Film Fridays – ‘The Thing’

Film Fridays is a project initiated by Sarah and I. See previous posts for a longer preamble!

We would be delighted if you would join us! We don’t necessarily want to talk about the nerdy technical details but more about why these films speak to us as individuals, why they have a place in out hearts, and any personal memories they evoke. 

‘The Thing’ (1982)

The Trailer is on youtube at:

This sc-fi/horror is about as far as you can get from my recent ‘comfort food’ movies!

Definitely not everyone’s cup of tea, I know. I have mentioned my love of John Carpenter’s movies many times and this I consider to be his masterpiece, which is ironic as it took some persuasion for Carpenter to take the job on. He also now considers it his best film.

The story is set in a US antarctic research base and begins with the (all-male) residents saving the life of a sled dog being chased and shot at by two men in a helicopter. It transpires that the dog is not what it seems. A trip to the origin of the helicopter – a neighbouring Norwegian base – shows the residents all dead, some seeming badly mutated, and evidence that they had retrieved something buried in the ice.

It turns out the dog was actually hosting an alien parasite that can take over the body of any living thing it comes into contact with – by now any of the crew could be similarly infected and waiting for the chance to infect their colleagues and then take the infection to civilisation when they go home at the end of their tour….

There are a number of reasons to admire this movie:

The performances are very convincing, with Kurt Russell turning in an unusually restrained (and better for it) lead performance as Macready. At this point I insert my minor criticism – unlike the not-dissimilar ‘Alien’ these characters largely seem undeveloped and hard to sympathise with. The only female presence is a computer voice (played by Adrienne Barbeau, who starred with Russell in Carpenter’s ‘Escape from New York’ and was the lead actor in Carpenter’s ‘The Fog’.

The direction and cinematography are astounding. The palpable atmosphere of dread persists no matter how many times I watch this film.

The terrific score by Ennio Morricone – a rare occasion of Carpenter not scoring his own movie – though the synth-based Morricone score is very much in Carpenter’s style.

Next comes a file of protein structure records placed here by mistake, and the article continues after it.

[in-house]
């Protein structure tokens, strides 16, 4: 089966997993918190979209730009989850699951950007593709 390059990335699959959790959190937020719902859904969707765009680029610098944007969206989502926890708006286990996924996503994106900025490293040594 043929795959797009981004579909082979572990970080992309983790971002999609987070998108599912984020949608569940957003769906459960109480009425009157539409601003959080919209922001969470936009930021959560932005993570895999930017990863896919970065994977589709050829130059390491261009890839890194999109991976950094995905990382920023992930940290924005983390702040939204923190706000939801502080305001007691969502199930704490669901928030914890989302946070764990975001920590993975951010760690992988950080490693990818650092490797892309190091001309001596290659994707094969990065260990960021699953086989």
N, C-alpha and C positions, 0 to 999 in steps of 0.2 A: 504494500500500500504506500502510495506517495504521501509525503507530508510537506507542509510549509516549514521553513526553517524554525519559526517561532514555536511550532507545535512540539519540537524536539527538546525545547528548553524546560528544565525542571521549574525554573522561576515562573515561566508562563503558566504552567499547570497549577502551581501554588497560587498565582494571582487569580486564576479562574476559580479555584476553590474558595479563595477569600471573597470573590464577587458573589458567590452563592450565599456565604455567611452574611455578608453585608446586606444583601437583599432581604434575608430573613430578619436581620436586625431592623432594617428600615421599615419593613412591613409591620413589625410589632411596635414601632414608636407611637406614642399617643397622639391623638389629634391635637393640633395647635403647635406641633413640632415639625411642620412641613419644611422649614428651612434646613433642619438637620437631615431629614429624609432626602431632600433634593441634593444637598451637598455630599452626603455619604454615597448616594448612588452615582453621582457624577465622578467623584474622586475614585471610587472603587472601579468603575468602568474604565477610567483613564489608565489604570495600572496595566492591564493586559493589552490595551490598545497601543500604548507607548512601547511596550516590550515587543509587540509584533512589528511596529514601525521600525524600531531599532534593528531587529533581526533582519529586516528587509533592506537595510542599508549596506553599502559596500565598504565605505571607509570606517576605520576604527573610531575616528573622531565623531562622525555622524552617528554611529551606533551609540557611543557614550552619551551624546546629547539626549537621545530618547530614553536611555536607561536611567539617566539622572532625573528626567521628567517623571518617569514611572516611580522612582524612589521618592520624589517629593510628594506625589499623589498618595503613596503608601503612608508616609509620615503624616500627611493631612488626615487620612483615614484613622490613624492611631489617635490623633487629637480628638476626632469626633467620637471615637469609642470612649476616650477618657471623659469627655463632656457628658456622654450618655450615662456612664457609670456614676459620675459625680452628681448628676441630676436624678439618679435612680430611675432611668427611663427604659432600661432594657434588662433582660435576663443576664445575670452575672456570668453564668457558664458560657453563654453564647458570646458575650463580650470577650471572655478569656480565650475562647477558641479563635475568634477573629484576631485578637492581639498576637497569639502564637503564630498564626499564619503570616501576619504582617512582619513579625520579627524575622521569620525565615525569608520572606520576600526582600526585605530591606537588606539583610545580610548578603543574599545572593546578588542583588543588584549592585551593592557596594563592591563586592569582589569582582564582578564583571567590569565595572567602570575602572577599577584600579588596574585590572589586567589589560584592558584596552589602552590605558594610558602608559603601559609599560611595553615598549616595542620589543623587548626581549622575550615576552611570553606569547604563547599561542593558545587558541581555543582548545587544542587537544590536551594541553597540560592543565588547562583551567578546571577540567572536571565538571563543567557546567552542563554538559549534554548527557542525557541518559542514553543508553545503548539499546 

But most of all it is Rob Bottin’s stupendous visual effects (all done ‘practically’ on set, not CGI) that are the stand out. Only 21 at the time, Bottin poured everything he had into this movie, even damaging his health with the workload. On release the brilliance of the effects was recognised but they were TOO good for audiences and critics at the time, who were quite repulsed. It is testament to Rob Bottin that the effects are still peerless 40 years later.

The story itself was not new – originating as John W Campbell’s 1938 novella ‘Who Goes There?’, which had had a more loose adaptation in 1951 as ‘The Thing from Another World’. This is also well worth watching. One of Carpenter’s reasons for his reluctance to make his version was his admiration for the 1951 film. Eventually he acknowledged that the technology in 1951 only allowed the alien to be portrayed as humanoid, not the shape-shifter of the original novella, and that perhaps it was time to adapt the story more closely.

The shoot itself was famously gruelling. Location shooting was done on a glacier in Alaska where the weather caused severe difficulties, and interiors were shot on a refridgerated sound stage which was uncomfortable for all concerned.

The reception on the release of the movie is, sadly, also legendary. It did not do well at the box office, with the very harsh critical reception to the ultra-realistic effects not helping. The timing was very poor – it was competing with the much more upbeat and optimistic ‘alien visitation’ tale ‘E.T.’ It did, however, build up a huge cult following on home-video later.

Interestingly it was released the same day as ‘Blade Runner’ which was also poorly received. Both these movies have had a huge retrospective reappraisal and are now regarded as the pinnacle of their genres and of their director’s careers. Audiences were just not ready for them in 1982!